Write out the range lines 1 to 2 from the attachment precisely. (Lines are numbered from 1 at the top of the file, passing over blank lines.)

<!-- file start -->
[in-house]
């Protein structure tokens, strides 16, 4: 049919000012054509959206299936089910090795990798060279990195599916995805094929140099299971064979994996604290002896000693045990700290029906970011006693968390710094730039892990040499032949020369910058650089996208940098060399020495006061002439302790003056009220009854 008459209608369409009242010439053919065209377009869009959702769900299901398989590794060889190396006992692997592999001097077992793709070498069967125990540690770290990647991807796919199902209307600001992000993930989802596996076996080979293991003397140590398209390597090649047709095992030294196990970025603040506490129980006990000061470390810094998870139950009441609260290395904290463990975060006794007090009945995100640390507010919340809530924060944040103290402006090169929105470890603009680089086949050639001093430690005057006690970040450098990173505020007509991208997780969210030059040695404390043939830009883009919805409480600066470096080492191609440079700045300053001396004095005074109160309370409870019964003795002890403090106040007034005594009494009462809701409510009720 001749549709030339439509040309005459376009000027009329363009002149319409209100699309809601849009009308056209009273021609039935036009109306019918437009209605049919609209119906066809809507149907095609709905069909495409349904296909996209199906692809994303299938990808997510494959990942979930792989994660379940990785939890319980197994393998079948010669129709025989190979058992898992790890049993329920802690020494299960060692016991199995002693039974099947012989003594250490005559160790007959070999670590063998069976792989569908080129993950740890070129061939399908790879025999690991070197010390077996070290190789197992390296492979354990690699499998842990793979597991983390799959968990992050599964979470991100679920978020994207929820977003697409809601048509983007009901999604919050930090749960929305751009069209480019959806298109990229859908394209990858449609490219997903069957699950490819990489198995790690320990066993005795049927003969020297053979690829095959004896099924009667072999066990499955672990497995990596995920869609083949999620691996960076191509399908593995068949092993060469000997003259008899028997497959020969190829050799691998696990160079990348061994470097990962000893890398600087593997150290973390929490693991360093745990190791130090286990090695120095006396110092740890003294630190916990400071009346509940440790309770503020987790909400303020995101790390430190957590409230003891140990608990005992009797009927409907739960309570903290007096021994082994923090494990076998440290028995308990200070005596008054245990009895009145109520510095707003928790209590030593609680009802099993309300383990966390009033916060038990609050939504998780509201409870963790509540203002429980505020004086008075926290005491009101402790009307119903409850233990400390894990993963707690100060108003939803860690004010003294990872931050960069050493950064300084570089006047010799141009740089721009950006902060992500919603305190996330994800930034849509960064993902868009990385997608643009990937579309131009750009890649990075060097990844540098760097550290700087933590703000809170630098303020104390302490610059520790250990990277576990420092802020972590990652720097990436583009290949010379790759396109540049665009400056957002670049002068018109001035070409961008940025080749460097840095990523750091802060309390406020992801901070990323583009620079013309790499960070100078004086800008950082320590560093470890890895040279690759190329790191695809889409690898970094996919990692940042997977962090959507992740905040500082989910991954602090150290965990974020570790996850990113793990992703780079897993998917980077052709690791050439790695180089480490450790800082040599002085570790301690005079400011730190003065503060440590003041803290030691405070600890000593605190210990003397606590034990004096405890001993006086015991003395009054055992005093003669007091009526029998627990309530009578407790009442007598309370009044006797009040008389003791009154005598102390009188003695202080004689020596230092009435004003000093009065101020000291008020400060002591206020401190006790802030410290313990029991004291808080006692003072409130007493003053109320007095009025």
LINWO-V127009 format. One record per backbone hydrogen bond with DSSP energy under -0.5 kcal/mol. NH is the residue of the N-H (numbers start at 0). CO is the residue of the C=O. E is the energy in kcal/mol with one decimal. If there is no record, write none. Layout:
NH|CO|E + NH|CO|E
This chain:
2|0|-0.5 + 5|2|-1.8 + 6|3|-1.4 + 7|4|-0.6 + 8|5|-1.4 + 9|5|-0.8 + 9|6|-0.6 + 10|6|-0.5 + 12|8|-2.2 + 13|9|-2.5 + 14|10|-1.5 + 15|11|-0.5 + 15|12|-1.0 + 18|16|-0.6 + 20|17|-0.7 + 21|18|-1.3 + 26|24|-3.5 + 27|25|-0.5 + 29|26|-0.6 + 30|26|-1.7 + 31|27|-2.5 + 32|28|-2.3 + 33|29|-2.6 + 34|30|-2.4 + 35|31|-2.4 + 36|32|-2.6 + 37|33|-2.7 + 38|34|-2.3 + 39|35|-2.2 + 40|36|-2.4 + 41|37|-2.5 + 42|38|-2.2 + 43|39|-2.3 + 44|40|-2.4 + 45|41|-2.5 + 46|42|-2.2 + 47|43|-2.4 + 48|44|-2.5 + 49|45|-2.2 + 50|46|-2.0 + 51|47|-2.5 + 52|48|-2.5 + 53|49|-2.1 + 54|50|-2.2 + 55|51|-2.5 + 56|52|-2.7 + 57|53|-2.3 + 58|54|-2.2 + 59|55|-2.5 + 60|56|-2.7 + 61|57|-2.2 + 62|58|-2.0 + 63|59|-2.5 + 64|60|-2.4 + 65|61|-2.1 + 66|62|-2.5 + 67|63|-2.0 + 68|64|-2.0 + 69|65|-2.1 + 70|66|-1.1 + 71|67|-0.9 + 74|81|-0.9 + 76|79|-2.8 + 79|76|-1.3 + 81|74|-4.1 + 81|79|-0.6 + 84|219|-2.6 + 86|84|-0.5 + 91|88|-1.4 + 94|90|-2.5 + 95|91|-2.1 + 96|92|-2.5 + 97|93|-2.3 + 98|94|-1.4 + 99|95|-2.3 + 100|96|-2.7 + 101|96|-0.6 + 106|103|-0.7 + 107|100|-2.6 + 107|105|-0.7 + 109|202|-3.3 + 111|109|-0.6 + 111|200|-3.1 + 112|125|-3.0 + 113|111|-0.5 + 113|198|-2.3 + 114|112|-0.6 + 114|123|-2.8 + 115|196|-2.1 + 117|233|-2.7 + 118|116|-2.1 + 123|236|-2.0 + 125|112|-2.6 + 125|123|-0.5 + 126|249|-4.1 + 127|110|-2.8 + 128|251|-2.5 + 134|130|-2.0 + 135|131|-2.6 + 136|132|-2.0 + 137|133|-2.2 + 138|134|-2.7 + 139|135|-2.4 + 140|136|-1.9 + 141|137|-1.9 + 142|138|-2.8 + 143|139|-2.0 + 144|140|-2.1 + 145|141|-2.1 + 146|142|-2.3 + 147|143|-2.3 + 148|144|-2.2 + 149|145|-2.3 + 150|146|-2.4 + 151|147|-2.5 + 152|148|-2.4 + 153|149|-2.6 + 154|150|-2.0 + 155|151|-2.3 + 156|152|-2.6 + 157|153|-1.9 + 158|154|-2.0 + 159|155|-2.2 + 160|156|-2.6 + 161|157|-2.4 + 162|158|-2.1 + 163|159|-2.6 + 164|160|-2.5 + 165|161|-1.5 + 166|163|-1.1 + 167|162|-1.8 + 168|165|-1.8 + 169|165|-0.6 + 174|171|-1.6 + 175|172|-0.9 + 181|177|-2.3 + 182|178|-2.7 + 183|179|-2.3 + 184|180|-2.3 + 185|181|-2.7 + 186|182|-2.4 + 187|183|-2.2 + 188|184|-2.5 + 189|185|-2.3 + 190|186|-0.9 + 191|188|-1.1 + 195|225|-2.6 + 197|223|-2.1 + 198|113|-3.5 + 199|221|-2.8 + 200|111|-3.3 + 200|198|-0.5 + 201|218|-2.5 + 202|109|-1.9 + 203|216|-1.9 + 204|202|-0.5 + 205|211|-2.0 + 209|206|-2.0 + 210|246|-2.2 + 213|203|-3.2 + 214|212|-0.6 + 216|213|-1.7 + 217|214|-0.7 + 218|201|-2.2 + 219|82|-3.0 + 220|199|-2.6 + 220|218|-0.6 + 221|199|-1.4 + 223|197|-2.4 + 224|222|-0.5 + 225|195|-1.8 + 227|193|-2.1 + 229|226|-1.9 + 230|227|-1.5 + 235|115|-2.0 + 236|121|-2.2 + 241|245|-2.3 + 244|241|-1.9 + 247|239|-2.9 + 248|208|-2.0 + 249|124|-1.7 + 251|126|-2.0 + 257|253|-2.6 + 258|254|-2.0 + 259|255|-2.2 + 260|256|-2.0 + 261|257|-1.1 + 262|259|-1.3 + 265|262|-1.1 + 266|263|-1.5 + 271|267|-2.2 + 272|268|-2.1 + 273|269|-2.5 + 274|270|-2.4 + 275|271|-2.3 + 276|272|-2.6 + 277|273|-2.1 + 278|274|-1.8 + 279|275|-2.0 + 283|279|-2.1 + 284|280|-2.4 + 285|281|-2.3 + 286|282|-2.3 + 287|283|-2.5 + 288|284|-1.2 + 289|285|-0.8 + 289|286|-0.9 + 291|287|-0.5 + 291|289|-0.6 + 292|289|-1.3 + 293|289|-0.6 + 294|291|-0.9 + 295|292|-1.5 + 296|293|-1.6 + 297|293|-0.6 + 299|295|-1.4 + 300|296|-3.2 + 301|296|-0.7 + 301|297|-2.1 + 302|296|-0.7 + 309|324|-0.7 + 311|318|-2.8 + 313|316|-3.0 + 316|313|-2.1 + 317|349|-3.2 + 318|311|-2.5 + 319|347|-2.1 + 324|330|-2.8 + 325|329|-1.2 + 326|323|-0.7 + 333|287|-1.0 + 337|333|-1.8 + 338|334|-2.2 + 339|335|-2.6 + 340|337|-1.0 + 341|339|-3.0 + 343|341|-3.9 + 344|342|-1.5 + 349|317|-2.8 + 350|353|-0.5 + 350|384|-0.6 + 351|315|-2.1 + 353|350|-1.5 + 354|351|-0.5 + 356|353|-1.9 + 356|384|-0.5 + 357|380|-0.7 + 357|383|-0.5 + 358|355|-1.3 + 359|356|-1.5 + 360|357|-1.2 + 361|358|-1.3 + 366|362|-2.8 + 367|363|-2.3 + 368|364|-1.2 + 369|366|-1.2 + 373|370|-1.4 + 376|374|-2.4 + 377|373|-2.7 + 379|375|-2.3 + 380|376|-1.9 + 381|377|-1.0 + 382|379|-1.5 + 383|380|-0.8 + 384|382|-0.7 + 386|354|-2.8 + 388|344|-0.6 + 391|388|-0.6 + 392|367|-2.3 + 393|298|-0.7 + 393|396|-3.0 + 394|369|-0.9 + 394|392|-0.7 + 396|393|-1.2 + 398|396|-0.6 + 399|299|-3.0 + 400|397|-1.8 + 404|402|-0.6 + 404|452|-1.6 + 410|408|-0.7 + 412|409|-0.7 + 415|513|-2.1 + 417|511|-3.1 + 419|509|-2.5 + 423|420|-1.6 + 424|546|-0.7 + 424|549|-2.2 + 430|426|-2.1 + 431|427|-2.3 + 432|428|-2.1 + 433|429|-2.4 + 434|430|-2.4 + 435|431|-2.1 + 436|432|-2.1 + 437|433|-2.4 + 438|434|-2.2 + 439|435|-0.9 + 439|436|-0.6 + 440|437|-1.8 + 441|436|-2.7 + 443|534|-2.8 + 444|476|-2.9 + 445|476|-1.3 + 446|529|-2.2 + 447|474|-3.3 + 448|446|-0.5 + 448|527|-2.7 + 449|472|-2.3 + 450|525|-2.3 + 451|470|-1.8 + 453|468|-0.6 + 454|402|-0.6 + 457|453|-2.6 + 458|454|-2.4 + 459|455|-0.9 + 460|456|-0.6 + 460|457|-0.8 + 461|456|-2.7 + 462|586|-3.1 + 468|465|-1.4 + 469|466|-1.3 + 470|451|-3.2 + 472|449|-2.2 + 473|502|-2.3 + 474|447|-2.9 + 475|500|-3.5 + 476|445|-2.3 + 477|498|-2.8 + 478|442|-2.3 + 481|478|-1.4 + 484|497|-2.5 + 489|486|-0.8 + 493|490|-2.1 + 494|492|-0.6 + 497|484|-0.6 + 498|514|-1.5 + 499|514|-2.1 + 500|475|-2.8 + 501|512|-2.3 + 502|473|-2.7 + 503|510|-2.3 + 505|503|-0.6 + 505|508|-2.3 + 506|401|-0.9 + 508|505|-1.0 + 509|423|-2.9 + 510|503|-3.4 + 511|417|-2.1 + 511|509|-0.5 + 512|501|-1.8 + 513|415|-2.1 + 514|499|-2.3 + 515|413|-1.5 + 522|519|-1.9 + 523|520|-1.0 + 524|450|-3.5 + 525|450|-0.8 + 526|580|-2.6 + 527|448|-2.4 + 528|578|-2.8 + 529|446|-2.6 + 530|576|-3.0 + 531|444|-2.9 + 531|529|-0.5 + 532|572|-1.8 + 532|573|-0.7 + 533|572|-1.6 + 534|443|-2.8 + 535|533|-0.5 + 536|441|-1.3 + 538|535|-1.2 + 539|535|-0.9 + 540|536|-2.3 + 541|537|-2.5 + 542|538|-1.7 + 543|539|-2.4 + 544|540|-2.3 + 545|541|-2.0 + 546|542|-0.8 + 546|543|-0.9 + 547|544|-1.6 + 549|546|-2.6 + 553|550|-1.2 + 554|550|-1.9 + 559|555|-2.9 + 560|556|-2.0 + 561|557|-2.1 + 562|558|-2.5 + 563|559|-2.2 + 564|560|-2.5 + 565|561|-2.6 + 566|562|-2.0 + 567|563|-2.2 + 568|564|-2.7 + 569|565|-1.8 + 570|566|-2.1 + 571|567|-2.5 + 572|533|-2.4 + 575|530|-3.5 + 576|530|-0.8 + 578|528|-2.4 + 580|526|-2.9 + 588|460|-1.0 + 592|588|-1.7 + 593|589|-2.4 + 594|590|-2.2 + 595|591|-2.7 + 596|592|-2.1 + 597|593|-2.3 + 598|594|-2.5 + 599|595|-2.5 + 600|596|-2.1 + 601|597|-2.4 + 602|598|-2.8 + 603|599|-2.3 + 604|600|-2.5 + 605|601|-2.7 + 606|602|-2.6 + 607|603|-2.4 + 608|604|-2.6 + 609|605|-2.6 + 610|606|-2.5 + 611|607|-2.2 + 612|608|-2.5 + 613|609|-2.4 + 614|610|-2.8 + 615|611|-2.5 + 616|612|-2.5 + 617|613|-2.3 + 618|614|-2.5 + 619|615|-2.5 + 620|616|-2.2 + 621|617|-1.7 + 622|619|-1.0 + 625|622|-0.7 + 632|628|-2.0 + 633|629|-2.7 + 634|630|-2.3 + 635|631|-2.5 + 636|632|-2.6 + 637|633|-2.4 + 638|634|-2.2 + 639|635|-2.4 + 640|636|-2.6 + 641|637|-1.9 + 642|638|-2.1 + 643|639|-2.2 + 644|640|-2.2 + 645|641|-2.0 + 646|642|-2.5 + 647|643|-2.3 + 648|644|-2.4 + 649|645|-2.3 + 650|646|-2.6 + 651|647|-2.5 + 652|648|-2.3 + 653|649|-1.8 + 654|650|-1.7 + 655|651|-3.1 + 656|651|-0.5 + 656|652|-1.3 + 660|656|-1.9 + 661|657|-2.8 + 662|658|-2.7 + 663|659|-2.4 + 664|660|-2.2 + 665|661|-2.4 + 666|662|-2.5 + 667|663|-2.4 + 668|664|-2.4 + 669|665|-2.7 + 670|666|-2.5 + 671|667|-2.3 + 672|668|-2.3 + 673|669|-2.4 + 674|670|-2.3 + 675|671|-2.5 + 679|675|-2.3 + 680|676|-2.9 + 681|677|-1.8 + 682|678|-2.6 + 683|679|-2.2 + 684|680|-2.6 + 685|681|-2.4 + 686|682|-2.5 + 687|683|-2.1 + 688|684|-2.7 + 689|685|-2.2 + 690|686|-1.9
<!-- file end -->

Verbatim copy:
[in-house]
């Protein structure tokens, strides 16, 4: 049919000012054509959206299936089910090795990798060279990195599916995805094929140099299971064979994996604290002896000693045990700290029906970011006693968390710094730039892990040499032949020369910058650089996208940098060399020495006061002439302790003056009220009854 008459209608369409009242010439053919065209377009869009959702769900299901398989590794060889190396006992692997592999001097077992793709070498069967125990540690770290990647991807796919199902209307600001992000993930989802596996076996080979293991003397140590398209390597090649047709095992030294196990970025603040506490129980006990000061470390810094998870139950009441609260290395904290463990975060006794007090009945995100640390507010919340809530924060944040103290402006090169929105470890603009680089086949050639001093430690005057006690970040450098990173505020007509991208997780969210030059040695404390043939830009883009919805409480600066470096080492191609440079700045300053001396004095005074109160309370409870019964003795002890403090106040007034005594009494009462809701409510009720 001749549709030339439509040309005459376009000027009329363009002149319409209100699309809601849009009308056209009273021609039935036009109306019918437009209605049919609209119906066809809507149907095609709905069909495409349904296909996209199906692809994303299938990808997510494959990942979930792989994660379940990785939890319980197994393998079948010669129709025989190979058992898992790890049993329920802690020494299960060692016991199995002693039974099947012989003594250490005559160790007959070999670590063998069976792989569908080129993950740890070129061939399908790879025999690991070197010390077996070290190789197992390296492979354990690699499998842990793979597991983390799959968990992050599964979470991100679920978020994207929820977003697409809601048509983007009901999604919050930090749960929305751009069209480019959806298109990229859908394209990858449609490219997903069957699950490819990489198995790690320990066993005795049927003969020297053979690829095959004896099924009667072999066990499955672990497995990596995920869609083949999620691996960076191509399908593995068949092993060469000997003259008899028997497959020969190829050799691998696990160079990348061994470097990962000893890398600087593997150290973390929490693991360093745990190791130090286990090695120095006396110092740890003294630190916990400071009346509940440790309770503020987790909400303020995101790390430190957590409230003891140990608990005992009797009927409907739960309570903290007096021994082994923090494990076998440290028995308990200070005596008054245990009895009145109520510095707003928790209590030593609680009802099993309300383990966390009033916060038990609050939504998780509201409870963790509540203002429980505020004086008075926290005491009101402790009307119903409850233990400390894990993963707690100060108003939803860690004010003294990872931050960069050493950064300084570089006047010799141009740089721009950006902060992500919603305190996330994800930034849509960064993902868009990385997608643009990937579309131009750009890649990075060097990844540098760097550290700087933590703000809170630098303020104390302490610059520790250990990277576990420092802020972590990652720097990436583009290949010379790759396109540049665009400056957002670049002068018109001035070409961008940025080749460097840095990523750091802060309390406020992801901070990323583009620079013309790499960070100078004086800008950082320590560093470890890895040279690759190329790191695809889409690898970094996919990692940042997977962090959507992740905040500082989910991954602090150290965990974020570790996850990113793990992703780079897993998917980077052709690791050439790695180089480490450790800082040599002085570790301690005079400011730190003065503060440590003041803290030691405070600890000593605190210990003397606590034990004096405890001993006086015991003395009054055992005093003669007091009526029998627990309530009578407790009442007598309370009044006797009040008389003791009154005598102390009188003695202080004689020596230092009435004003000093009065101020000291008020400060002591206020401190006790802030410290313990029991004291808080006692003072409130007493003053109320007095009025």